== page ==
Pride and Concrete

Petrut Calinescu

Romania. Ongoing.

One in six Romanians work abroad. Most come from rural areas and send money back that irreversibly transforms their villages. Unlike in the city, changes here are highly visible, and the main street sets the stage for social competition.

The first to go abroad in search of work after the fall of communism were the inhabitants of the village of Certeze. Seasonal migrants within the country even before ’89, the revolution found these people experienced in the austere life required of migrant workers.

The people of Oas followed those of Certeze. Hunted by police they trekked through frozen forests and hung under train carriages, or stuffed themselves into airless trucks to cross the border into Western Europe.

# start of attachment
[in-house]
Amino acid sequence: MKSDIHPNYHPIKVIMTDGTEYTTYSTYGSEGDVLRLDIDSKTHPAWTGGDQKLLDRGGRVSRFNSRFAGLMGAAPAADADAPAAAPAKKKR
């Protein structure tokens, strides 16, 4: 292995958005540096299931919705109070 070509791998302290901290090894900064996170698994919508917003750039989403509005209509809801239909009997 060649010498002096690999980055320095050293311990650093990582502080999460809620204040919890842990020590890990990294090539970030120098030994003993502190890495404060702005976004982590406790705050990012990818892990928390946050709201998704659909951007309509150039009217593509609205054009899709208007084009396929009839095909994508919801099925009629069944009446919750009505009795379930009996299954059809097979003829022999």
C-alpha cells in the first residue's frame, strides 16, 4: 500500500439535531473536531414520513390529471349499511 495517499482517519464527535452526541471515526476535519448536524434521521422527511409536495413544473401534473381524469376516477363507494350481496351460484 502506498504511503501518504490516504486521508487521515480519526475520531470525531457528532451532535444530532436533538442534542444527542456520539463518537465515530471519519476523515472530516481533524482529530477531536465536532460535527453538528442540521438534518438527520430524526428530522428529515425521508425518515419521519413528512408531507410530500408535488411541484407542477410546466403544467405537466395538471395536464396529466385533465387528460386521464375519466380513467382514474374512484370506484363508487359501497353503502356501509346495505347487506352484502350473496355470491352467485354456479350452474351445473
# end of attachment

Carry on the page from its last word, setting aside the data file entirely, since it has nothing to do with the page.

Once the borders were opened, a huge number of the active population of Țara Oasului left for Western Europe. They slept wherever they could, mostly in the open or in abandoned houses, boiling unsafe water to drink and survived in a country where no-one would give them work or take them in as lodgers.

For the first ten years, while their children were growing up alone, they managed to impose themselves on the French job market. They sent most of their earnings home to build massive houses as a sign of their success abroad.

The older migrants continue to live in their own communes, observe Romanian customs, drink moonshine and dream of returning home. Their children, who are integrated in French society, dream of breaking “the curse of the concrete” which, according to tradition, forces them to invest their hard-earned money in multi-floored houses in their native villages.

These houses prevent both generations from fulfilling their dreams.